Although hydrogen breaks down into harmless components, generating it from methane creates CO2. This needs to be captured and put to good use to ensure that creating hydrogen fuel cells doesn’t create as many problems as it solves. There is another way of producing hydrogen, by passing an electric current through water. Using renewable electricity to create the current would make hydrogen renewable, but to be economic plants creating hydrogen in this way would need to run more or less all the time. If renewables weren’t available they would then draw expensive and non-renewable power from the grid. Fortunately there is a third way: thermochemical production, where sulphur and iodine react with water in the presence of heat. This should become economical in the next decade as ‘generation IV’ power plants – high temperature, small modular reactors, are developed. They aren’t being developed in the UK yet but are in countries including China and Canada.
Hydrogen fuel is a popular area for research, so generation is likely to become cleaner and less expensive. When it can be produced at scale it could replace natural gas in our homes, leading to an economy of scale that make it a simple choice to power trains.
Many cities around the world run a tram network. In the UK trams aren’t widely used any more, although once they were a standard form of travel. By the mid-1960s every city except Blackpool had ripped up its tramlines in favour of the car. From the mid-80s trams crept back, initially in Tyne & Wear, then Docklands and so on.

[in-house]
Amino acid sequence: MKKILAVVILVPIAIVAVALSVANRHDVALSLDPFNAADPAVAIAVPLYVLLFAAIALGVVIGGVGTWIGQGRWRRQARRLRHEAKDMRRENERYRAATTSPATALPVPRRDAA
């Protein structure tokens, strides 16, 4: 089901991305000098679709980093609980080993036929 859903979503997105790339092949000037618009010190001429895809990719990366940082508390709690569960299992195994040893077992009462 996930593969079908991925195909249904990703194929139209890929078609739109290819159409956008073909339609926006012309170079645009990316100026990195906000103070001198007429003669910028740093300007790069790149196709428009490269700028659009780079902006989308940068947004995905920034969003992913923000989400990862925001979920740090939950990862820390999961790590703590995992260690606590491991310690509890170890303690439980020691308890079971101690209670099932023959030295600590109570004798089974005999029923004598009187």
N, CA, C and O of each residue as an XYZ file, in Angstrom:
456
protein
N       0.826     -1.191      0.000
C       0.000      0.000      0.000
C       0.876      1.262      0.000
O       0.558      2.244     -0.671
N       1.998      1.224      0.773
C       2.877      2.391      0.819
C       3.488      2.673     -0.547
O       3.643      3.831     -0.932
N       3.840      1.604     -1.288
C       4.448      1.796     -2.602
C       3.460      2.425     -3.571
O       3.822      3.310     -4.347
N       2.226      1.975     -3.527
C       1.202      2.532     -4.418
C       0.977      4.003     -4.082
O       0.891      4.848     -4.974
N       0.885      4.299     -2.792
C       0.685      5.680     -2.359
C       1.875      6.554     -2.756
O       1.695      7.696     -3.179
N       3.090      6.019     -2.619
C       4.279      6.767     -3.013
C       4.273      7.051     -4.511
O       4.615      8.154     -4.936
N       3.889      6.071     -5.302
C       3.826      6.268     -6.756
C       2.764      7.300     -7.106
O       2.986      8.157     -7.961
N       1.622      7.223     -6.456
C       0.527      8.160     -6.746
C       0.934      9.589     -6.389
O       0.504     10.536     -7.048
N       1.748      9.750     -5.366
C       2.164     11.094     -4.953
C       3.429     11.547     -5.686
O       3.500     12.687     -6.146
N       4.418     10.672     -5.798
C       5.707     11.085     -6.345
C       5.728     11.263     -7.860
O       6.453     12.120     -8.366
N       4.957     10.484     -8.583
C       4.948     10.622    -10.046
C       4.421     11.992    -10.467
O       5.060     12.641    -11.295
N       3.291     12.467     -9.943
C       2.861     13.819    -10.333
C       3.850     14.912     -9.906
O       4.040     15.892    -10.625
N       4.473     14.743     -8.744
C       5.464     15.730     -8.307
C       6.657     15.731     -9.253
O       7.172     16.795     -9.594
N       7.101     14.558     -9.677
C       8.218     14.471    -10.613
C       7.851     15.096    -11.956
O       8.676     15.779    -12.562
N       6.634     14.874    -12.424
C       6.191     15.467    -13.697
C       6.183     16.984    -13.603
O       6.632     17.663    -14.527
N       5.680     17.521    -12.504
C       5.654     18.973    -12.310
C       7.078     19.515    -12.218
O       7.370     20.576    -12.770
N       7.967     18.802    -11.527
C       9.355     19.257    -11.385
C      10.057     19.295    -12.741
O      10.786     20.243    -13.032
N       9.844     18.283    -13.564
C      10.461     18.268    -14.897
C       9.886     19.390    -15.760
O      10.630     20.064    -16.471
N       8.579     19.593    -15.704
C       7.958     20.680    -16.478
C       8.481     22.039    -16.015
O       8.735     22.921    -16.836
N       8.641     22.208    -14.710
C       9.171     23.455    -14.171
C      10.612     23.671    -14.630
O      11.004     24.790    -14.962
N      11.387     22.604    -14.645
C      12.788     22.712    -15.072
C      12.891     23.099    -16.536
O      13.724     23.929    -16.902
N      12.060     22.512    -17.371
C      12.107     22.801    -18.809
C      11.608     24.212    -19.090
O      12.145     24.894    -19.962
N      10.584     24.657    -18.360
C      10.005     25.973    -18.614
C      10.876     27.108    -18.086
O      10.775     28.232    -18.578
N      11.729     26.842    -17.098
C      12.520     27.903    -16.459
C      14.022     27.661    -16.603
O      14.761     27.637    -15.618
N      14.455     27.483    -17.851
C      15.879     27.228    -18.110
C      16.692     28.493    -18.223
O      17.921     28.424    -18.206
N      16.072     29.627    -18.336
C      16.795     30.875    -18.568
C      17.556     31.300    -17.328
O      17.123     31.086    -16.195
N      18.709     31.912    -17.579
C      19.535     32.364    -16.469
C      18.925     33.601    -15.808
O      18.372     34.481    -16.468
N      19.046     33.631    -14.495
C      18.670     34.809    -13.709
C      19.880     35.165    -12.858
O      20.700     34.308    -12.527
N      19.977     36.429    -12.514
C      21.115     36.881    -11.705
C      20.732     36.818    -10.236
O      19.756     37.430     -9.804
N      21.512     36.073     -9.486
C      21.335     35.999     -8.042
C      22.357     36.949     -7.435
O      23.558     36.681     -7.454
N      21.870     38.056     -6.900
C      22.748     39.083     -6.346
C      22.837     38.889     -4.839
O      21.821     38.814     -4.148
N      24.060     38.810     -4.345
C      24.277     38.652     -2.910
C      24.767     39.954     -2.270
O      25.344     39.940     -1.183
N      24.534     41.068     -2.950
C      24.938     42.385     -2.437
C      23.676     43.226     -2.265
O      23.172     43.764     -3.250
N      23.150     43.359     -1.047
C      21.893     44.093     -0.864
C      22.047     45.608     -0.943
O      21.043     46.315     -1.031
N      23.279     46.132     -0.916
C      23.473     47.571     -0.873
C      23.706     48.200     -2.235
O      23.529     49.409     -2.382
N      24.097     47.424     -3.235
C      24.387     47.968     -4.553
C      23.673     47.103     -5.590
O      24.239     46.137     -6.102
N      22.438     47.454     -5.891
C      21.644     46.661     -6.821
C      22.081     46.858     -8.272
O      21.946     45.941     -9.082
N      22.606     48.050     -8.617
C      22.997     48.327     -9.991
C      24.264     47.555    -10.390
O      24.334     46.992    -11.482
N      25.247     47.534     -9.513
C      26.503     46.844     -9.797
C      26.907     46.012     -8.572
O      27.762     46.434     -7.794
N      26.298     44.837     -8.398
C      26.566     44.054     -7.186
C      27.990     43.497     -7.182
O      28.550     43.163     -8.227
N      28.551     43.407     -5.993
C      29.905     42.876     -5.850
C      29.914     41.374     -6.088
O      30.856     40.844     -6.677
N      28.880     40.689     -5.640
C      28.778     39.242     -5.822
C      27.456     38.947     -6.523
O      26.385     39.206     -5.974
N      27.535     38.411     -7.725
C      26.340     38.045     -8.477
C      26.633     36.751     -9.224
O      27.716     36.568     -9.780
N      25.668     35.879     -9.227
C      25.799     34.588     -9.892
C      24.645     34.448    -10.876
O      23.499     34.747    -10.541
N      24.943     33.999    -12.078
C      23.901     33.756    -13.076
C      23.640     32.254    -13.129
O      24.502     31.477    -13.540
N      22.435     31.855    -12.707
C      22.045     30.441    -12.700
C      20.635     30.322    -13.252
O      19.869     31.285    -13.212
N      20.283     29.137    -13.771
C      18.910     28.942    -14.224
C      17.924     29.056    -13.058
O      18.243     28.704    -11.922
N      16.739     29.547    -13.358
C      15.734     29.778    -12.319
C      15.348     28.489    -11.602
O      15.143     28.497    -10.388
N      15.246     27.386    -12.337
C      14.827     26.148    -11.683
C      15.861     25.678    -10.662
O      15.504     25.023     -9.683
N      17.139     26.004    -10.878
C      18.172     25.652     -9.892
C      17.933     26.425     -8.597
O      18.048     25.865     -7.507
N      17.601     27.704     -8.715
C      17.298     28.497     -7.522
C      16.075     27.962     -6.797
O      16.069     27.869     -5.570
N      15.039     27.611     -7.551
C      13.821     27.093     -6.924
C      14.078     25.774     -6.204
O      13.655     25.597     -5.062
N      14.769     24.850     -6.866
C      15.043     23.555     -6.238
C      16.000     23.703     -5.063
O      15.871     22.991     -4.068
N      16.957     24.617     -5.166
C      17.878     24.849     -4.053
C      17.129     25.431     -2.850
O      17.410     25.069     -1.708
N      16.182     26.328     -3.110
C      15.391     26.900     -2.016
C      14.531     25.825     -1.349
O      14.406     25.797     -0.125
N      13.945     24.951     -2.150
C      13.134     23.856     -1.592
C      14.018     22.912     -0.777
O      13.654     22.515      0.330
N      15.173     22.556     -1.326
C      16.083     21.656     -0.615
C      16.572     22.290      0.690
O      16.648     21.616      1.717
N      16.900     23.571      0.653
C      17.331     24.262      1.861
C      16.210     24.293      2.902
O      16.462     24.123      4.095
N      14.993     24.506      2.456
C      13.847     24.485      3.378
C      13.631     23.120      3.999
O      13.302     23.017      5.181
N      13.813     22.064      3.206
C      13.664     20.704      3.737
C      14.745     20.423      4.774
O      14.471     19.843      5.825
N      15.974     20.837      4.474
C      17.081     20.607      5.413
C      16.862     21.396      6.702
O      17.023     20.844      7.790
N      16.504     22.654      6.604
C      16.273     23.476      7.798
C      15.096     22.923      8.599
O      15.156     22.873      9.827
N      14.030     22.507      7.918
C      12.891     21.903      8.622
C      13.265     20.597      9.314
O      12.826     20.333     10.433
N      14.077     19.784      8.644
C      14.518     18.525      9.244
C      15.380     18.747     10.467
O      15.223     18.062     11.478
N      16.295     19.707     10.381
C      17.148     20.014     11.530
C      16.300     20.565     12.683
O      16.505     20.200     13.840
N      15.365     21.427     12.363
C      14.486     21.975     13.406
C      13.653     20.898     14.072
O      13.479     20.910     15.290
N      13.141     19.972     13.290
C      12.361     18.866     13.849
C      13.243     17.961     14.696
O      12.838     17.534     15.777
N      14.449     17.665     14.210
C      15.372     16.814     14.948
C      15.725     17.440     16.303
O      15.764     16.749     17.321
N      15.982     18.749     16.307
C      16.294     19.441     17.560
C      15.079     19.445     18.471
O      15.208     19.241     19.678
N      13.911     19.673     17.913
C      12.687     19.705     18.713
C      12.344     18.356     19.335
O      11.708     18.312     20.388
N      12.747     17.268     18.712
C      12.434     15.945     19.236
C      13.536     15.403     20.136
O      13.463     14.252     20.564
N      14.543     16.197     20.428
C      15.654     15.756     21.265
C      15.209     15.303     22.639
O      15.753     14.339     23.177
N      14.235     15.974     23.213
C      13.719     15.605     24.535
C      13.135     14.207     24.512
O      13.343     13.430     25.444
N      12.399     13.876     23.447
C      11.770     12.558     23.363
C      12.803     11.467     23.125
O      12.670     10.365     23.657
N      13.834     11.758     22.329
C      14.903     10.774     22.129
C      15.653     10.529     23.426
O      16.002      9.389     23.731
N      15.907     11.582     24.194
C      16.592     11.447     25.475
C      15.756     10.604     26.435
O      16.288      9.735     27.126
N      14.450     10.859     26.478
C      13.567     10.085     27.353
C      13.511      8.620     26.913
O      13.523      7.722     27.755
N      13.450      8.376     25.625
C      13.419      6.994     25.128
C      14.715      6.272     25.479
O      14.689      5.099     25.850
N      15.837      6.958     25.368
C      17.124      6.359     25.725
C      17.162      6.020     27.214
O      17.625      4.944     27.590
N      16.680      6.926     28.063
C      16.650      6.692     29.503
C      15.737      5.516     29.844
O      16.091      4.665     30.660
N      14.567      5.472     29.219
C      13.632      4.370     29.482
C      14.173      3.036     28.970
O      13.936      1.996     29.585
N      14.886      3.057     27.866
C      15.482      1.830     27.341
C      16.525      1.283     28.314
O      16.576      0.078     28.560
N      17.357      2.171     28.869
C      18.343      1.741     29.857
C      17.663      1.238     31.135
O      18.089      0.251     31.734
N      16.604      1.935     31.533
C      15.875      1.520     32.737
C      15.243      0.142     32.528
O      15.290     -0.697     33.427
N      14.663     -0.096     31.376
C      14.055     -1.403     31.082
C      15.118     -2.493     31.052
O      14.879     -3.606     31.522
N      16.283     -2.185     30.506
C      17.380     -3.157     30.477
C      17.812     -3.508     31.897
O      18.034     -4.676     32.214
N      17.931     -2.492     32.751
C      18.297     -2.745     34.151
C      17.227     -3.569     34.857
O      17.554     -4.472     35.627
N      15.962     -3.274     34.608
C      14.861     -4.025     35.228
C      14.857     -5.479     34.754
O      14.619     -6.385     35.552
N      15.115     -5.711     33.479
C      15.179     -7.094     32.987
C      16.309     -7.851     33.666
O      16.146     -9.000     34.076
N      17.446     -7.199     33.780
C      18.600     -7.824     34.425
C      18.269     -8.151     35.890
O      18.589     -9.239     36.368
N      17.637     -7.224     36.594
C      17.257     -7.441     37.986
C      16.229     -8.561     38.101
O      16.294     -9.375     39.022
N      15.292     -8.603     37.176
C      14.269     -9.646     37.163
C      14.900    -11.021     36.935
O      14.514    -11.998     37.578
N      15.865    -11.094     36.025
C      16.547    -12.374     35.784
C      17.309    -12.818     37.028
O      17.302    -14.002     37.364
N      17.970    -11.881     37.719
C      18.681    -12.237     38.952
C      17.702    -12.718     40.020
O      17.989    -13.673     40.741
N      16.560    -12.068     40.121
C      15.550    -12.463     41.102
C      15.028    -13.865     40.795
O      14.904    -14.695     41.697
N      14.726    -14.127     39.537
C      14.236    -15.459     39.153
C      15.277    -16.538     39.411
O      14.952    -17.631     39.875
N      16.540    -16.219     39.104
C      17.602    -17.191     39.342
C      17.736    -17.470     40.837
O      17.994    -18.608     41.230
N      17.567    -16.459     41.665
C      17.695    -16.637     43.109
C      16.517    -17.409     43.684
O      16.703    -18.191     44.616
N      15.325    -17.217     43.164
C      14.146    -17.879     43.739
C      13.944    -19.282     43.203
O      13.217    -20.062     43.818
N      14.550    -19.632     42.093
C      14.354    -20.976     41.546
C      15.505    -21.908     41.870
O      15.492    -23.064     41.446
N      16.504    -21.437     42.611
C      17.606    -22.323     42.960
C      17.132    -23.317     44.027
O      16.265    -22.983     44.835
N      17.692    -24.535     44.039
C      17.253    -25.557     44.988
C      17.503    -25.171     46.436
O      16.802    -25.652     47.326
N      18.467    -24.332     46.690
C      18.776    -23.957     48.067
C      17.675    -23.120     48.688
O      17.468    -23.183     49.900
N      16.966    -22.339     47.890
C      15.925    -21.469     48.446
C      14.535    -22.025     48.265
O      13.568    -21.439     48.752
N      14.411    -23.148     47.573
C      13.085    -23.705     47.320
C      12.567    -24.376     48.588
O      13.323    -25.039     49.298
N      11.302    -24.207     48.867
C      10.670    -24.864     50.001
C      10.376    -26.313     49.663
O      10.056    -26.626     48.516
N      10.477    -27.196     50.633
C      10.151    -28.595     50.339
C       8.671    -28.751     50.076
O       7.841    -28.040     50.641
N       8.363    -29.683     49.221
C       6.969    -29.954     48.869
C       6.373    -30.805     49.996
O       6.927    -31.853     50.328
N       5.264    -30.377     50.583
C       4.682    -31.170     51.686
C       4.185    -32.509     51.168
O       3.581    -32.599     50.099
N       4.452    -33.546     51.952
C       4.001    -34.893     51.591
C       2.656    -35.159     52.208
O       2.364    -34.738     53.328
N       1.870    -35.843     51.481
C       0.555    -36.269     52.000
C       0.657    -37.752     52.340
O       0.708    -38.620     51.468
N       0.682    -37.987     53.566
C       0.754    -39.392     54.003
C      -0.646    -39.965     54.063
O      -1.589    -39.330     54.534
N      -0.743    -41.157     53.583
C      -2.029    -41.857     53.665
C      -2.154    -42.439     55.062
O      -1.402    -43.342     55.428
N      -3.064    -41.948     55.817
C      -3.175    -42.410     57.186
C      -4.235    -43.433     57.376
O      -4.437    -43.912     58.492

Increasing journey numbers
According to government figures though tram and light rail journeys in the UK are increasing slowly, up by 44% in the last decade. Just now almost half of those journeys are on the Docklands Light Railway in London. Government figures show good rates of satisfaction, no doubt linked to pretty good punctuality. There’s a government PDF that we’ll link to if you’re interested in a breakdown of a comprehensive data set.
British cities running trams include Edinburgh, Sheffield, Manchester and Birmingham. Plans are in place for trams in Cardiff and a campaign is underway to bring them back to the city of Bath. Trams need an infrustructure that buses just don’t. This makes them feasible in a city or other densely populated area. Trams create no pollution in operation, a dream situation in an environment with lots of pedestrians around. However a constant and reliable electricity supply is needed, so going 100% green will present its challenges. Having said that, trams are lightweight vehicles, so use less energy to move around than another vehicle of the same size or capacity.
Manchester runs its trams on 100% renewable energy. On its website, Transport for Greater Manchester reports that 70% of the energy comes from wind and solar, with the rest from waste and hydro power, so it can be done. Interestingly, the site also points out that Manchester’s trams have steel wheels rather than rubber tyres. When the wheel is worn out it’s recycled, so full marks to Manchester for taking a holistic approach to providing energy efficient public transport.